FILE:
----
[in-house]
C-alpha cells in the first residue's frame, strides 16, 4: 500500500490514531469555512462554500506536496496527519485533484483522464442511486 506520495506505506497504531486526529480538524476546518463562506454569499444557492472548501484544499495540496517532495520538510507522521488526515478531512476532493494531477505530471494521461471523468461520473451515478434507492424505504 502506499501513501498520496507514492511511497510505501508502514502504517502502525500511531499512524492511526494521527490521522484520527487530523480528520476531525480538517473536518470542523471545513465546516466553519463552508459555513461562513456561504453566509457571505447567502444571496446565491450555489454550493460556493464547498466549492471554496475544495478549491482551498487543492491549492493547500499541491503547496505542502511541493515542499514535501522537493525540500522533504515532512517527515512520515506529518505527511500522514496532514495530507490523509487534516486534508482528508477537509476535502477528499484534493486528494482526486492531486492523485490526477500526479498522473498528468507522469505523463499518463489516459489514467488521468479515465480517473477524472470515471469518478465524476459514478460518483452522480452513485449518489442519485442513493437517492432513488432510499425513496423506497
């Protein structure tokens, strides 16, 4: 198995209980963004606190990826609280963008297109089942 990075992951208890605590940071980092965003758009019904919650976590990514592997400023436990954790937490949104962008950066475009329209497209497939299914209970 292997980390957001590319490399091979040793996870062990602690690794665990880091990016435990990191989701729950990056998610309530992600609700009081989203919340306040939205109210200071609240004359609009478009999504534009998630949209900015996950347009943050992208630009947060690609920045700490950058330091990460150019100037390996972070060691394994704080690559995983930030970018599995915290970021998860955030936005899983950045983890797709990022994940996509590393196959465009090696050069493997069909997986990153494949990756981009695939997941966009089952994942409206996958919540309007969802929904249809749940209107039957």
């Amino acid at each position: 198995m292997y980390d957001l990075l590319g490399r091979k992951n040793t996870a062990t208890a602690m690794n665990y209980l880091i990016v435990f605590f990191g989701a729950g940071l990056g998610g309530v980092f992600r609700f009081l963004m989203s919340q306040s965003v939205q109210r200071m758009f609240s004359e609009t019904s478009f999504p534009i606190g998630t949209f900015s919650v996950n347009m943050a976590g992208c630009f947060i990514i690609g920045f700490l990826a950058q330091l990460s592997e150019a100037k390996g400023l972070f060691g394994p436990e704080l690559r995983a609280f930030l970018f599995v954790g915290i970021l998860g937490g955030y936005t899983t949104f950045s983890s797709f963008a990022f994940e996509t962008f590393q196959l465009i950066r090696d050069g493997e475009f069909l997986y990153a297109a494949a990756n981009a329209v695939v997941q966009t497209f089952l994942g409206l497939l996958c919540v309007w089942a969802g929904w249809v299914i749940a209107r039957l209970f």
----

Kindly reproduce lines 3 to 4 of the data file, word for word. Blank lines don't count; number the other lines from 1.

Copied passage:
């Protein structure tokens, strides 16, 4: 198995209980963004606190990826609280963008297109089942 990075992951208890605590940071980092965003758009019904919650976590990514592997400023436990954790937490949104962008950066475009329209497209497939299914209970 292997980390957001590319490399091979040793996870062990602690690794665990880091990016435990990191989701729950990056998610309530992600609700009081989203919340306040939205109210200071609240004359609009478009999504534009998630949209900015996950347009943050992208630009947060690609920045700490950058330091990460150019100037390996972070060691394994704080690559995983930030970018599995915290970021998860955030936005899983950045983890797709990022994940996509590393196959465009090696050069493997069909997986990153494949990756981009695939997941966009089952994942409206996958919540309007969802929904249809749940209107039957």
């Amino acid at each position: 198995m292997y980390d957001l990075l590319g490399r091979k992951n040793t996870a062990t208890a602690m690794n665990y209980l880091i990016v435990f605590f990191g989701a729950g940071l990056g998610g309530v980092f992600r609700f009081l963004m989203s919340q306040s965003v939205q109210r200071m758009f609240s004359e609009t019904s478009f999504p534009i606190g998630t949209f900015s919650v996950n347009m943050a976590g992208c630009f947060i990514i690609g920045f700490l990826a950058q330091l990460s592997e150019a100037k390996g400023l972070f060691g394994p436990e704080l690559r995983a609280f930030l970018f599995v954790g915290i970021l998860g937490g955030y936005t899983t949104f950045s983890s797709f963008a990022f994940e996509t962008f590393q196959l465009i950066r090696d050069g493997e475009f069909l997986y990153a297109a494949a990756n981009a329209v695939v997941q966009t497209f089952l994942g409206l497939l996958c919540v309007w089942a969802g929904w249809v299914i749940a209107r039957l209970f």